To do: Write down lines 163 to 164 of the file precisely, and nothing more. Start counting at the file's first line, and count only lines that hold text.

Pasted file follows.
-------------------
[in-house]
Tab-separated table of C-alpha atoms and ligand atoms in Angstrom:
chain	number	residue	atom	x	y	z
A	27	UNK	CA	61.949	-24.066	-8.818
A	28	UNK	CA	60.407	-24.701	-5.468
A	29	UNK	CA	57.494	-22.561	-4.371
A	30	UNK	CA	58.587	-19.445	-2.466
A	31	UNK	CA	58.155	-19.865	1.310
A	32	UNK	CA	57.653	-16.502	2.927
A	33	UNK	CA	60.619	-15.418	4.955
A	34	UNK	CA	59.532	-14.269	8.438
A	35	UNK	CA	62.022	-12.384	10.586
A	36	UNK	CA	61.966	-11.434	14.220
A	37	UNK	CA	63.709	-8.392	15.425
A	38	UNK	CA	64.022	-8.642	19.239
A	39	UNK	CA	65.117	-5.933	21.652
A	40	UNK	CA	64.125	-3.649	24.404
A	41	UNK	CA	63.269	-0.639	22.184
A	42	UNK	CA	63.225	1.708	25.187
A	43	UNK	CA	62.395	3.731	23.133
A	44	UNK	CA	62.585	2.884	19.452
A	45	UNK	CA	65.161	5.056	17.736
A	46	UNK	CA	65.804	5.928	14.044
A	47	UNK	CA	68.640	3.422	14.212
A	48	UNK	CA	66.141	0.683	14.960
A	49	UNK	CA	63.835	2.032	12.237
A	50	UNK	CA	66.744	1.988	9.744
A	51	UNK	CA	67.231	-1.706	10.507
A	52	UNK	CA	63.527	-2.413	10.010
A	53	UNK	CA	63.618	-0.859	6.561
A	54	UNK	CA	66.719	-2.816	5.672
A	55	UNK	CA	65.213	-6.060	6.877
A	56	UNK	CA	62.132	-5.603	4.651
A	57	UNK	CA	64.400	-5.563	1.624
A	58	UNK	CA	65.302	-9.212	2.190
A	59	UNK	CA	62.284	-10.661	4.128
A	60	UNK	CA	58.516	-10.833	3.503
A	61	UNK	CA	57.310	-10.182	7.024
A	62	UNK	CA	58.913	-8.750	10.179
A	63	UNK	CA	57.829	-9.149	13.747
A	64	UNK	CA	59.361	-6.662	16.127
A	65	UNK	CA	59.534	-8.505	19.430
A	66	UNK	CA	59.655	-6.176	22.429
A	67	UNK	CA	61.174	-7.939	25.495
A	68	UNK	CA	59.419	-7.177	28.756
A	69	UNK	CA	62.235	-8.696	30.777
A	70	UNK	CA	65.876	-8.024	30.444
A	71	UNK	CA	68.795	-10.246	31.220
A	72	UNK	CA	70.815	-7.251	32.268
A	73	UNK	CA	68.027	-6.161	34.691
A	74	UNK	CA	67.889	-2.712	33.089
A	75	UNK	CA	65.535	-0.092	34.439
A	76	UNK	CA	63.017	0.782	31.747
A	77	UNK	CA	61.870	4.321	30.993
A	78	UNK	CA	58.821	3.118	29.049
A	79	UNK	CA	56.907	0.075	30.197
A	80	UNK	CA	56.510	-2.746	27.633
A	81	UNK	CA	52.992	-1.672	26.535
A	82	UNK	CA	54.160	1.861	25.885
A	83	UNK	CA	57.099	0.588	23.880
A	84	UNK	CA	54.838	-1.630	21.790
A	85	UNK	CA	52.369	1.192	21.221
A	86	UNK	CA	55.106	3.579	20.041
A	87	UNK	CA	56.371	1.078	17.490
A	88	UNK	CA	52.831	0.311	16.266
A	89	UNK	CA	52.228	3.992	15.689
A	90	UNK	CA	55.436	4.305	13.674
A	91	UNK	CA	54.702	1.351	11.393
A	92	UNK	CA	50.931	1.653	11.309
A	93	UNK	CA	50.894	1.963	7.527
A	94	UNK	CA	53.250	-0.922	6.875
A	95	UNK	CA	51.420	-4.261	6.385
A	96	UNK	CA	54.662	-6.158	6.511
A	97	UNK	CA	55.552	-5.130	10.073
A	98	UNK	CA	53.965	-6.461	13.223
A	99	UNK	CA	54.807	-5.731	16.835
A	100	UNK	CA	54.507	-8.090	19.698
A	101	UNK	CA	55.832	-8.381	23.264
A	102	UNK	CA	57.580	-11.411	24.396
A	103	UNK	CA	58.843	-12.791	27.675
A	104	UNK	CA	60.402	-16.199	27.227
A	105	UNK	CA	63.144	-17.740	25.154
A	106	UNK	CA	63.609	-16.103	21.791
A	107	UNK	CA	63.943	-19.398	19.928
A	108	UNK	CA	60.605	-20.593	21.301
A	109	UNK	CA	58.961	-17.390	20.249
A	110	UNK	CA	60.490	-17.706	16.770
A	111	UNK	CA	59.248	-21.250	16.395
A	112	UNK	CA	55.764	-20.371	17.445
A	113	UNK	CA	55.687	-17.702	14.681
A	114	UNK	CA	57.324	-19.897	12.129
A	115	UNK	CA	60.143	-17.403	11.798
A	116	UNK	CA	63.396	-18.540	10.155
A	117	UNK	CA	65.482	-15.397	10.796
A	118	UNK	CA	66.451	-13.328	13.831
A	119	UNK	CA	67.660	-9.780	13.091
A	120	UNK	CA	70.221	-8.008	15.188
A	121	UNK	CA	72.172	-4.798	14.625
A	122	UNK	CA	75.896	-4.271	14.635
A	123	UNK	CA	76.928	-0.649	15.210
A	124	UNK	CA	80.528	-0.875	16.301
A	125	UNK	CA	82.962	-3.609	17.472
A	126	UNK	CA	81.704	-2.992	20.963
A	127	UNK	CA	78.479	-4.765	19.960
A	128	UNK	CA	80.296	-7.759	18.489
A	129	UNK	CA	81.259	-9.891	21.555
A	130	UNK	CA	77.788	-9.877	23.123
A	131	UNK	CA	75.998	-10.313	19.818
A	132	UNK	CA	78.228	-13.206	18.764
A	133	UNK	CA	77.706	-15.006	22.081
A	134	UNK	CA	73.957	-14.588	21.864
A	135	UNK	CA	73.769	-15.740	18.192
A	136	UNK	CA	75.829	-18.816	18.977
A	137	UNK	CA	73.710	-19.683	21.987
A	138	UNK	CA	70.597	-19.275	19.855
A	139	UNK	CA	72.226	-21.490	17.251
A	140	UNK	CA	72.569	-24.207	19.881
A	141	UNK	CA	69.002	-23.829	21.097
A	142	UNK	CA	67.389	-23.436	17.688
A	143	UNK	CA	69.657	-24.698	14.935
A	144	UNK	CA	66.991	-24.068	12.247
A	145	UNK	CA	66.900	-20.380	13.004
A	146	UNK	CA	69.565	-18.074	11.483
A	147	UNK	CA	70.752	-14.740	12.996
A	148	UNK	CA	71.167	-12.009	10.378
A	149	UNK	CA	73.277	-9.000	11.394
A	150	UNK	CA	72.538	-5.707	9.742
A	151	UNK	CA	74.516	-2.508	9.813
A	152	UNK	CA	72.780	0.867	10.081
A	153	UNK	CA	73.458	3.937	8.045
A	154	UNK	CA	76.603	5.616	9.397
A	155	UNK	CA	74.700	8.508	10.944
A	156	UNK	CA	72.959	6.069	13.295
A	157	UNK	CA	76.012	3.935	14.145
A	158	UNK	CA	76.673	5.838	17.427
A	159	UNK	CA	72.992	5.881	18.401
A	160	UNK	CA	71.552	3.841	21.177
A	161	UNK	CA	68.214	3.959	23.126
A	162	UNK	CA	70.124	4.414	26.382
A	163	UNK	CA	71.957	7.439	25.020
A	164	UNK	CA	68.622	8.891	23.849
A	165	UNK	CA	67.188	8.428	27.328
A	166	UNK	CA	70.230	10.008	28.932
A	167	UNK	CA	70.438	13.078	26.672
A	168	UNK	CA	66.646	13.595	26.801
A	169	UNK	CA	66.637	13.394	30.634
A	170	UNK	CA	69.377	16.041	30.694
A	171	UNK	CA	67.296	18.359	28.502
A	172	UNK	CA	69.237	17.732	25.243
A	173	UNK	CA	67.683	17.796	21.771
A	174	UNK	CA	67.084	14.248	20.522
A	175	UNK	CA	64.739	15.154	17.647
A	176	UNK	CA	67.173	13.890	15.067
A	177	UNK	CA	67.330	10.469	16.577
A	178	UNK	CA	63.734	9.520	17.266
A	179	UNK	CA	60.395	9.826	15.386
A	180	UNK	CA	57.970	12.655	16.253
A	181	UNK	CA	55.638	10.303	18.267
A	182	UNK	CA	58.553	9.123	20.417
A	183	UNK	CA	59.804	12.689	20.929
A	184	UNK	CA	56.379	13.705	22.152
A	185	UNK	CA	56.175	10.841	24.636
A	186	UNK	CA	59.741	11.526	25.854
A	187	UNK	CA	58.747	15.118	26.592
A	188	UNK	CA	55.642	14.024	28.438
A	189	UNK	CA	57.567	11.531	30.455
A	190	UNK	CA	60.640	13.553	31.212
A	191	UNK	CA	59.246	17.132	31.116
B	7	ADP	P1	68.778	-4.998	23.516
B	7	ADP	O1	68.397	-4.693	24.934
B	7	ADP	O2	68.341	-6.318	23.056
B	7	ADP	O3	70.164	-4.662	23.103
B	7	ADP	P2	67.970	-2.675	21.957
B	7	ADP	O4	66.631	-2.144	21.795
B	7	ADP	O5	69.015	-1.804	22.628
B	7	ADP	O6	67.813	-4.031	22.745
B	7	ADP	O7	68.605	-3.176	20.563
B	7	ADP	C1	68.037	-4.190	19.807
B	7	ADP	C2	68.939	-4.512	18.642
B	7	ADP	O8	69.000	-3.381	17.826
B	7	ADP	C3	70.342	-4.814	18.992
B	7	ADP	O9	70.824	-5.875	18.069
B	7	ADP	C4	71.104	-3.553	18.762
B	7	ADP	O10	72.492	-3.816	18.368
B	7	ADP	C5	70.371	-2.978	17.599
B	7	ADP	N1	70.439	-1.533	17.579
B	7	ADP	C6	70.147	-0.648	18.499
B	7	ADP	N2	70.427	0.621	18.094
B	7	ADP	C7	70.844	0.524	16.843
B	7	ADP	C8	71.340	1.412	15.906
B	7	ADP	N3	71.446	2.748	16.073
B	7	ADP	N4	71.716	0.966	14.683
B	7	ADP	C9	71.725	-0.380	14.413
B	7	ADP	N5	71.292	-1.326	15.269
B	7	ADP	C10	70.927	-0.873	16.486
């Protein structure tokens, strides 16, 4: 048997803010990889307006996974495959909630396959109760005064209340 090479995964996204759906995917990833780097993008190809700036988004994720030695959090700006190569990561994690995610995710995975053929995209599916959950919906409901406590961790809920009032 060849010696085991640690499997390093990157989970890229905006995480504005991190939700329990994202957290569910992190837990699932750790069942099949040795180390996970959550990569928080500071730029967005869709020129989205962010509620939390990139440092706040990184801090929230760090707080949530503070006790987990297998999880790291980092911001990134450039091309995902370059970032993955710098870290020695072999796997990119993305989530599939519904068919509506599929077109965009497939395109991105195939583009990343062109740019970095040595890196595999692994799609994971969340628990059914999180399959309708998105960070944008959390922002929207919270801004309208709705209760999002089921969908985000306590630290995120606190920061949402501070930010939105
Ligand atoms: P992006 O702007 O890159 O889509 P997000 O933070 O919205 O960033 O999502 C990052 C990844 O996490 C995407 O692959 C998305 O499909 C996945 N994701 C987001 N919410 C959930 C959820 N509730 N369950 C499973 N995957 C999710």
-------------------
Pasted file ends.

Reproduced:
A	186	UNK	CA	59.741	11.526	25.854
A	187	UNK	CA	58.747	15.118	26.592